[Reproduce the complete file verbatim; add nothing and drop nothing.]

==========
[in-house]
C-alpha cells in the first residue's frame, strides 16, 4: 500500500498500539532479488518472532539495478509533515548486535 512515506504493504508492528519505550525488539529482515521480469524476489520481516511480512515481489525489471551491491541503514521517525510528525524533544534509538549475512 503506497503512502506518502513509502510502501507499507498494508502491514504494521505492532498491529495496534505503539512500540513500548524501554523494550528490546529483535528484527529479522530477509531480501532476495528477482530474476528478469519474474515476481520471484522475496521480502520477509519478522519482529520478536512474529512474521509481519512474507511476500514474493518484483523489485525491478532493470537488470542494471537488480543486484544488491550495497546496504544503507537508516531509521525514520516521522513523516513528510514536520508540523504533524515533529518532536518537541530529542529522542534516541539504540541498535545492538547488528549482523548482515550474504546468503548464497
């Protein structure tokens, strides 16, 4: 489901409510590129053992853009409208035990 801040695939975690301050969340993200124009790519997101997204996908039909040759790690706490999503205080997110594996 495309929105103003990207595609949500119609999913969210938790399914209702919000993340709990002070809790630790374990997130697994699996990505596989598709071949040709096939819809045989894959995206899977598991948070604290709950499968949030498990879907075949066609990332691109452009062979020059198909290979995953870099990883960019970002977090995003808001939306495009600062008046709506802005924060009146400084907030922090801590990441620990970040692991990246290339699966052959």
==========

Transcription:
[in-house]
C-alpha cells in the first residue's frame, strides 16, 4: 500500500498500539532479488518472532539495478509533515548486535 512515506504493504508492528519505550525488539529482515521480469524476489520481516511480512515481489525489471551491491541503514521517525510528525524533544534509538549475512 503506497503512502506518502513509502510502501507499507498494508502491514504494521505492532498491529495496534505503539512500540513500548524501554523494550528490546529483535528484527529479522530477509531480501532476495528477482530474476528478469519474474515476481520471484522475496521480502520477509519478522519482529520478536512474529512474521509481519512474507511476500514474493518484483523489485525491478532493470537488470542494471537488480543486484544488491550495497546496504544503507537508516531509521525514520516521522513523516513528510514536520508540523504533524515533529518532536518537541530529542529522542534516541539504540541498535545492538547488528549482523548482515550474504546468503548464497
């Protein structure tokens, strides 16, 4: 489901409510590129053992853009409208035990 801040695939975690301050969340993200124009790519997101997204996908039909040759790690706490999503205080997110594996 495309929105103003990207595609949500119609999913969210938790399914209702919000993340709990002070809790630790374990997130697994699996990505596989598709071949040709096939819809045989894959995206899977598991948070604290709950499968949030498990879907075949066609990332691109452009062979020059198909290979995953870099990883960019970002977090995003808001939306495009600062008046709506802005924060009146400084907030922090801590990441620990970040692991990246290339699966052959």